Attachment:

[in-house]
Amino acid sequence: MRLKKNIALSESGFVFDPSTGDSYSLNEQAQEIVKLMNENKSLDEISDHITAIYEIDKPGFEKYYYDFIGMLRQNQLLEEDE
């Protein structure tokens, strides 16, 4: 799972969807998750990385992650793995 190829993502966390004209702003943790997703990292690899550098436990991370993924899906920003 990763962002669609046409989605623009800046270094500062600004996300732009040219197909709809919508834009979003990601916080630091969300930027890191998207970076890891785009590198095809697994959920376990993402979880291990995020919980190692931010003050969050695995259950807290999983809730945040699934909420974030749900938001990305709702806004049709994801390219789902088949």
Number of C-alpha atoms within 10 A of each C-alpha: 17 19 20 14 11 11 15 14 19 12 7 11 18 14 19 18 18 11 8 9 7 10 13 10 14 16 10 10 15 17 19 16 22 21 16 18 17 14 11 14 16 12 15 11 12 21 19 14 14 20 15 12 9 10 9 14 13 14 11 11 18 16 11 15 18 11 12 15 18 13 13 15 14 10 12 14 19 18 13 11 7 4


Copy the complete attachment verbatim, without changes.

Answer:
[in-house]
Amino acid sequence: MRLKKNIALSESGFVFDPSTGDSYSLNEQAQEIVKLMNENKSLDEISDHITAIYEIDKPGFEKYYYDFIGMLRQNQLLEEDE
């Protein structure tokens, strides 16, 4: 799972969807998750990385992650793995 190829993502966390004209702003943790997703990292690899550098436990991370993924899906920003 990763962002669609046409989605623009800046270094500062600004996300732009040219197909709809919508834009979003990601916080630091969300930027890191998207970076890891785009590198095809697994959920376990993402979880291990995020919980190692931010003050969050695995259950807290999983809730945040699934909420974030749900938001990305709702806004049709994801390219789902088949």
Number of C-alpha atoms within 10 A of each C-alpha: 17 19 20 14 11 11 15 14 19 12 7 11 18 14 19 18 18 11 8 9 7 10 13 10 14 16 10 10 15 17 19 16 22 21 16 18 17 14 11 14 16 12 15 11 12 21 19 14 14 20 15 12 9 10 9 14 13 14 11 11 18 16 11 15 18 11 12 15 18 13 13 15 14 10 12 14 19 18 13 11 7 4